As previously mentioned, Deer Head Chihuahuas are sensitive to cold climates. Extensive exposure to cold temperatures, especially during winter, may lead to your dog catching a cold or even hypothermia. If you have a short-haired Deer Head Chihuahua, you will need to keep them warm during winter and fall.
Due to their small bones, they are also prone to patellar luxation, which is a condition where their joints can weaken. Affected Chihuahuas may be seen limping when walking up and down the stairs as it mainly affects their knees. Patellar luxation manifests in two conditions: osteoarthritis and rheumatoid arthritis.
Another illness that you will have to watch out for is senile iris atrophy, which affects their eyes. As a Chihuahua gets older, the muscles in the iris deteriorate, causing sensitivity to light. In extreme cases, this may even lead to vision loss.
Due to their small mouths, which don’t give teeth a lot of room to grow, dental issues are quite common among Chihuahuas. Many Chihuahuas suffer from impacted teeth and enamel wear. This is why it is very important to regularly check and clean your Deer Head Chihuahua’s teeth as it grows. They are fragile because of their small size and therefore can more easily sustain injuries from jumping off your couch or playing with your bigger dogs.
Potential behavioral problems for the breed
Their strong personality may cause behavioral issues if Deer Head Chihuahuas are not correctly trained. They can also direct this intense energy to you. Chihuahuas can sometimes be sassy and feisty with their owners.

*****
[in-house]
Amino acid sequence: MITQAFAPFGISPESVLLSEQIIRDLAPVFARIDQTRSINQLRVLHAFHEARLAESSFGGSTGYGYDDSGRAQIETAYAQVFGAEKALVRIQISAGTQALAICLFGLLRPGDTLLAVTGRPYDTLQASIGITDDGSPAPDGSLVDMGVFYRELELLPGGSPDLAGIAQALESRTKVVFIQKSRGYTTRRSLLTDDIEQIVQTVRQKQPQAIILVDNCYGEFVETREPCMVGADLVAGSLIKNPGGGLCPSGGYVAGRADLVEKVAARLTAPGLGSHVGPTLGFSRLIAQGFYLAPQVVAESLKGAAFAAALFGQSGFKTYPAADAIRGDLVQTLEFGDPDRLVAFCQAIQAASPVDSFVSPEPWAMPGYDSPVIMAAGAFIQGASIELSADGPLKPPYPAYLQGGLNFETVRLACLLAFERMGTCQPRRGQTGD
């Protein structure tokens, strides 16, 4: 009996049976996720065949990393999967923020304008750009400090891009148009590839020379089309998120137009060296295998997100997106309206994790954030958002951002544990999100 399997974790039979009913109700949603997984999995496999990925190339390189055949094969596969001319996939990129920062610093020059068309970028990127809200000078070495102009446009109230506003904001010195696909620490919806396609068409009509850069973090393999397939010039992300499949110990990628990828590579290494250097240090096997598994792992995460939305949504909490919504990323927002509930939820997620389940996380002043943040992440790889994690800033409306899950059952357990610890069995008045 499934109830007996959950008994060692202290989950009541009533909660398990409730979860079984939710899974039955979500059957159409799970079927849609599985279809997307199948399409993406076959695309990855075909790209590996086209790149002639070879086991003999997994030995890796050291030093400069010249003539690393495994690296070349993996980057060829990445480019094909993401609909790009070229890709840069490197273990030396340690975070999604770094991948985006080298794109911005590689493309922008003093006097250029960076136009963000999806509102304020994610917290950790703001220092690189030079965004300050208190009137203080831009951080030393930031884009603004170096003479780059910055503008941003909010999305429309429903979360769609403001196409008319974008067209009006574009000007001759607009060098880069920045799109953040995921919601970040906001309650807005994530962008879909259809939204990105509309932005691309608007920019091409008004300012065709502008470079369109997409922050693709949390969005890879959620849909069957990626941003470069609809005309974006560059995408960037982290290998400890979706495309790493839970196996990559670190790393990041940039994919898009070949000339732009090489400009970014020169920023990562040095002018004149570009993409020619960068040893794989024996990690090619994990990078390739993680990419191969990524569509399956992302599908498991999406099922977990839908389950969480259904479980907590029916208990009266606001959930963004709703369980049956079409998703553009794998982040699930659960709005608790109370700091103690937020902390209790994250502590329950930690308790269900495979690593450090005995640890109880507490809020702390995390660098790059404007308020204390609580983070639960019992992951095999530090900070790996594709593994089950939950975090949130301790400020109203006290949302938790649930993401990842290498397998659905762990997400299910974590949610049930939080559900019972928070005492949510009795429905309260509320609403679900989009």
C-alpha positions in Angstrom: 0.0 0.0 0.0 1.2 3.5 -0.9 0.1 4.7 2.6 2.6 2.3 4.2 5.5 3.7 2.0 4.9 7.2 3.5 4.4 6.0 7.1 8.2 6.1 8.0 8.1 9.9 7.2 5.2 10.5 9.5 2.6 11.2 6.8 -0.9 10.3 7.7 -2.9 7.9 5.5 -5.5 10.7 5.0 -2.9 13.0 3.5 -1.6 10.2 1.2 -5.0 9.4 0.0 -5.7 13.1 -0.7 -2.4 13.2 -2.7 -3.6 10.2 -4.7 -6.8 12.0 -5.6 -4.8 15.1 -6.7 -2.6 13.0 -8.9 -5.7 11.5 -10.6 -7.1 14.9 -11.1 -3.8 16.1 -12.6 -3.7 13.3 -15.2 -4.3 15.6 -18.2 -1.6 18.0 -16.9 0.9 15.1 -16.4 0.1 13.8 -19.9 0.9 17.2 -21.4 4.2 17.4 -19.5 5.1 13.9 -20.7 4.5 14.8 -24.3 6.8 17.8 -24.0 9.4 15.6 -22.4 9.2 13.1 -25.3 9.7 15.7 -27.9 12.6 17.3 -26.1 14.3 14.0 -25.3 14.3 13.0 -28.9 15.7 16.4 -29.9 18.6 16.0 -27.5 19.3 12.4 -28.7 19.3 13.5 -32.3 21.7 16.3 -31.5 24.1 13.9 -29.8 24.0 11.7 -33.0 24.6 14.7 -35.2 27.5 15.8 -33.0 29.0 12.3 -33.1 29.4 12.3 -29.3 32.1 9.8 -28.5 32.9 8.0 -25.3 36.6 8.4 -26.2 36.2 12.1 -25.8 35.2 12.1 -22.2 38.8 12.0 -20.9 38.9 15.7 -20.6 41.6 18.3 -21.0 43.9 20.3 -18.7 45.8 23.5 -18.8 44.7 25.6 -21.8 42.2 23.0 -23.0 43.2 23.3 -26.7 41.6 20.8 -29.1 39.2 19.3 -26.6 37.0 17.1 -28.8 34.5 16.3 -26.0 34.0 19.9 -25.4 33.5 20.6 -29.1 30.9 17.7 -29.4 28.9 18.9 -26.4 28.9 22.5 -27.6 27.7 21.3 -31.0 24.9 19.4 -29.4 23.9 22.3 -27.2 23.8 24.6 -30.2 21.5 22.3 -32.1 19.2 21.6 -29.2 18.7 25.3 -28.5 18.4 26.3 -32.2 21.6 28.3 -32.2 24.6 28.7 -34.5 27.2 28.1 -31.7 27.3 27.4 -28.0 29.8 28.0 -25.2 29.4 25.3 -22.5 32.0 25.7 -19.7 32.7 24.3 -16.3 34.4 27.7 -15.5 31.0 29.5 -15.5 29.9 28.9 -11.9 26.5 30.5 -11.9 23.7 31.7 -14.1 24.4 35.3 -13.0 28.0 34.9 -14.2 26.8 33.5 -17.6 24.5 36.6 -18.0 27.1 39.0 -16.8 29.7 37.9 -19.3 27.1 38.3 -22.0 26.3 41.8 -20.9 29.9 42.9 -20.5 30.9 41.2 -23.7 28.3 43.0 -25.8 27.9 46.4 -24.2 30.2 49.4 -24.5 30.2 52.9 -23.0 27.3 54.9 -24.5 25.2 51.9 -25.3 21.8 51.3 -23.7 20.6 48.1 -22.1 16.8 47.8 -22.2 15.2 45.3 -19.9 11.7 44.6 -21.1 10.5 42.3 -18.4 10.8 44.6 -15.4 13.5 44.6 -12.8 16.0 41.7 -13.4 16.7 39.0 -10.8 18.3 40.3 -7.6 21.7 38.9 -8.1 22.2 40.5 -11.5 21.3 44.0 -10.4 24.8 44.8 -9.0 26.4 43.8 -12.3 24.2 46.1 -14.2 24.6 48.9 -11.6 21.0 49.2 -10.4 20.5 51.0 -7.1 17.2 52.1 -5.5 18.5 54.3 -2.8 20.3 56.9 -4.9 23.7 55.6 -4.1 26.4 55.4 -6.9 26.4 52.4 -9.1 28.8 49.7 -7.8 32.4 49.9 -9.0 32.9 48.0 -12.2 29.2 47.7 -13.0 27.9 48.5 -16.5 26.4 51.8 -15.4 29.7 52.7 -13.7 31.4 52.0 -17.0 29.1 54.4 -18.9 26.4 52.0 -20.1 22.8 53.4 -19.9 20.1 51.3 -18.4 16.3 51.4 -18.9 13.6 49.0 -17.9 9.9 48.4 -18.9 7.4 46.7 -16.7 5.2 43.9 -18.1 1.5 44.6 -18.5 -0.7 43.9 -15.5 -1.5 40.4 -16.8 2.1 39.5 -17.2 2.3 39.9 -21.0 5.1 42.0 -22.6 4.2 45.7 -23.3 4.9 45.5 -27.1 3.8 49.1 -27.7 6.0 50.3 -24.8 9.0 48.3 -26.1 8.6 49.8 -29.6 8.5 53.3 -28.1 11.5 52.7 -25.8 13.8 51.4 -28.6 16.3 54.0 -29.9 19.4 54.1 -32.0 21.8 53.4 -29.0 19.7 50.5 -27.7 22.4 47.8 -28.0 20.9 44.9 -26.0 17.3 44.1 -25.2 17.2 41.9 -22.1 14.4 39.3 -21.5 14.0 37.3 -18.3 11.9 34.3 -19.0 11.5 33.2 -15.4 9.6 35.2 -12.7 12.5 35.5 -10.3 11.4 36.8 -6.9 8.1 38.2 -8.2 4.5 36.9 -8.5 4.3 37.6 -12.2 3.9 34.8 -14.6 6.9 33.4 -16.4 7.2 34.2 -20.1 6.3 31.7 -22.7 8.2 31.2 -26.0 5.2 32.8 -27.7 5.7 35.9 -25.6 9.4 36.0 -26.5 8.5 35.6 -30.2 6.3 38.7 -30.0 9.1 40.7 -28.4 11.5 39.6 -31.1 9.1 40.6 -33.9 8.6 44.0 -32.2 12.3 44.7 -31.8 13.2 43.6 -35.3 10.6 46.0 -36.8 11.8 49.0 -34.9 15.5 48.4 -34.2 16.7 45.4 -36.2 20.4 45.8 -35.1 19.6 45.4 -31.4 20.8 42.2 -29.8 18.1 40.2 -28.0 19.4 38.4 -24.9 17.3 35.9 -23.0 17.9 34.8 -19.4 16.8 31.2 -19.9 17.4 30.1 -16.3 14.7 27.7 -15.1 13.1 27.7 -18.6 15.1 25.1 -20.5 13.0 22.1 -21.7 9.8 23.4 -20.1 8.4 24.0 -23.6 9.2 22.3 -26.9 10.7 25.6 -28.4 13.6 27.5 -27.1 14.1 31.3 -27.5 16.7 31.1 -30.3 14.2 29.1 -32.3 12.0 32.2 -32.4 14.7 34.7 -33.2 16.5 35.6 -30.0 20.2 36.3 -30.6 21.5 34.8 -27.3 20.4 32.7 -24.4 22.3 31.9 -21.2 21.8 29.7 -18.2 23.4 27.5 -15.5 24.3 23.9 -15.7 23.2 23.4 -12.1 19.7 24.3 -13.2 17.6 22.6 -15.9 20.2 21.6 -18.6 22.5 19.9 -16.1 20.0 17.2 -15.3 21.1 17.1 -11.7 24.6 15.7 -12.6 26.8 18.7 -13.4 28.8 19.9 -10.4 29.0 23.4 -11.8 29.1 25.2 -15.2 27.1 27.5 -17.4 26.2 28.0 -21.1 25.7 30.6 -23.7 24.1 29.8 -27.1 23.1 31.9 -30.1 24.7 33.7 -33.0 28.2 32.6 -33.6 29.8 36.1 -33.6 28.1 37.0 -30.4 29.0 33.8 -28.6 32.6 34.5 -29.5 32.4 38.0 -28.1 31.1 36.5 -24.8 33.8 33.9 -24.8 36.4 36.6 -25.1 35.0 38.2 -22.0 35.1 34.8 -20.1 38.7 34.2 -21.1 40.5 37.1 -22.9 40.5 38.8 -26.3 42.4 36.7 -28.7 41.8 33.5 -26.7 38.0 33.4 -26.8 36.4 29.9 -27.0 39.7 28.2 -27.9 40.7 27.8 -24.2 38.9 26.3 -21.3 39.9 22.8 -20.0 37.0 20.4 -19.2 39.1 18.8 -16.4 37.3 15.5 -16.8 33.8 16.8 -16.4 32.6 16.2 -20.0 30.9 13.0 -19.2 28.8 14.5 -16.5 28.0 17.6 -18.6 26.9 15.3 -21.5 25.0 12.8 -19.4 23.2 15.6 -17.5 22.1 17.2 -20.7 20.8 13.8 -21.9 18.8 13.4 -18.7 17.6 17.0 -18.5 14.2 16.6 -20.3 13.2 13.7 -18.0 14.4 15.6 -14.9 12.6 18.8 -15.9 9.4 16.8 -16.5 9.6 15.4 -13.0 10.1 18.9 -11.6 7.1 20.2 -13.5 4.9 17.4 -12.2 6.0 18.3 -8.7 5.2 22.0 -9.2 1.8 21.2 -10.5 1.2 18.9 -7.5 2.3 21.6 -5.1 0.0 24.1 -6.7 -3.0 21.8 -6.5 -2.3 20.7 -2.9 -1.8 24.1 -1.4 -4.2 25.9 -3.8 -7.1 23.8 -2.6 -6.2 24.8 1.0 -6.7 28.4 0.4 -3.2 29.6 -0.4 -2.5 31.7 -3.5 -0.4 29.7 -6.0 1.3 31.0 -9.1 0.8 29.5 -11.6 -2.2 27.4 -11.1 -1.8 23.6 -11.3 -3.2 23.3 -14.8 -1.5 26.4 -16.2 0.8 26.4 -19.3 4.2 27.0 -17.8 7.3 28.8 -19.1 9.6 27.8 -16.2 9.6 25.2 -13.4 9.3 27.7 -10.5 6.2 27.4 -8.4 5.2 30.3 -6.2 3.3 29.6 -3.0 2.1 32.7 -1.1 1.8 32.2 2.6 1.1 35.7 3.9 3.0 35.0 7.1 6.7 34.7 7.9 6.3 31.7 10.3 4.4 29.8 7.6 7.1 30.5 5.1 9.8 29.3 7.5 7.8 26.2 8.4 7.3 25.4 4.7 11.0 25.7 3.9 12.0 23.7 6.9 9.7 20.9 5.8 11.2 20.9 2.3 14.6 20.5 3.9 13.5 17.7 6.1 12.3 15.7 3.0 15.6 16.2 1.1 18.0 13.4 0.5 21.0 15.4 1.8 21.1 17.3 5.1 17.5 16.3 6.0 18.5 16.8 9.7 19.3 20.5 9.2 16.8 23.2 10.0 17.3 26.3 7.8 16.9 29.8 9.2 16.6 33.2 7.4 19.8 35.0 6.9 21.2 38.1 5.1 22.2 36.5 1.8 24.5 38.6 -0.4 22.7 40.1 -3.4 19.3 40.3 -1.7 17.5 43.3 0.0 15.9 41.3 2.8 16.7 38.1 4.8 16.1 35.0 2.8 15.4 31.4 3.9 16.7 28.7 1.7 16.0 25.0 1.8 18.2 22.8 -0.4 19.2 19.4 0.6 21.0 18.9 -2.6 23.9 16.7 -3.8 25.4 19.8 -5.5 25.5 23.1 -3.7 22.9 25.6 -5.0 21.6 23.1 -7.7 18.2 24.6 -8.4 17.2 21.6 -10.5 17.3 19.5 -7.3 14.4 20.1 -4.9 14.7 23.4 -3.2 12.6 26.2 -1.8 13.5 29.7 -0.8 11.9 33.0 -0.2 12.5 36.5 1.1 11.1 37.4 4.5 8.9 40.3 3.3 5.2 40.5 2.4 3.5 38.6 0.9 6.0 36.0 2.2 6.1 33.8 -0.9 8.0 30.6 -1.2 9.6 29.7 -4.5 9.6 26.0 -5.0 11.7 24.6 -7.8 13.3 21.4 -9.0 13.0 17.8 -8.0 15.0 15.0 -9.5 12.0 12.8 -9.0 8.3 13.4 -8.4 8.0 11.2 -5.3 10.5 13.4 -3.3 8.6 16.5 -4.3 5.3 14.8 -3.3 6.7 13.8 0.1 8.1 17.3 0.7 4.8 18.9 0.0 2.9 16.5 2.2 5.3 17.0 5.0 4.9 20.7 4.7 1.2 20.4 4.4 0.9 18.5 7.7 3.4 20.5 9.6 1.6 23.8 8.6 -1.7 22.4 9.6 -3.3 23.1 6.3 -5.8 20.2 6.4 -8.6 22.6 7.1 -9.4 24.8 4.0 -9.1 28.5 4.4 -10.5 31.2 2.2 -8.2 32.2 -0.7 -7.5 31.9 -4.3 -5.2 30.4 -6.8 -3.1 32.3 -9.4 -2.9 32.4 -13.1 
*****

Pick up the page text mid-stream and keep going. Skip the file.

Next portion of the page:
Issues with barking and biting may arise if the Deer Head Chihuahua’s energy is misdirected or when they do not get the physical and mental stimulation they need. Some Chihuahuas will continuously bark until they see their owners again.
Chihuahuas need regular exercise and socialization to correct these behavior issues. Many Chihuahuas suffer from isolation or separation anxiety, as well. Without proper training, like crate training, your Deer Head Chihuahua may develop irritating habits of damaging your furniture and other items in the house or digging through the trash bin when it is left on its own.
They are prone to Small dog Syndrome so they must be treated like dogs and not children. They do not get along with little children, other animals especially big dogs. They can become quite temperamental but with the right training, these behavioral problems can be resolved.
How much do these small dogs cost?
These little Deer Head Chihuahua puppies are not cheap at all. The cost of a Deer Head Chihuahua pup can be around $400 to $1,200, depending on the parentage, breed and region.
Where exactly to find Deer Head Chihuahuas for sale?
First, check with your local veterinarian if they know about any puppies for sale or if they are affiliated with any local Deer Head Chihuahua breeders or have contacts that could lead you to one. If you do not mind adopting an older dog, then you can also visit your local shelter. Chihuahua breeders are found in most states such as Michigan, Ohio, and Florida in the United States.
5 Tips if you have finally decided to own One
For those who own or want to own a Deer Head Chihuahua, we have several tips that you can use to help you in owning them. These tips include:
1. If your Chihuahua is a short-haired dog, be sure to invest in some sweaters and winter wear when the weather gets cold, as they are prone to being cold and shivering.
2. These dogs will have to go outside to use the bathroom more than other dogs since they are so small and have small bladders.
3. Chihuahuas can be very picky about their food, so be prepared to find the one that works through trials and stick with it.
4. Be sure to leave your dog around someone, they do not like to be left alone!
5. Socialize and introduce your dog as soon as possible to get them used to other dogs, pets and large groups of people.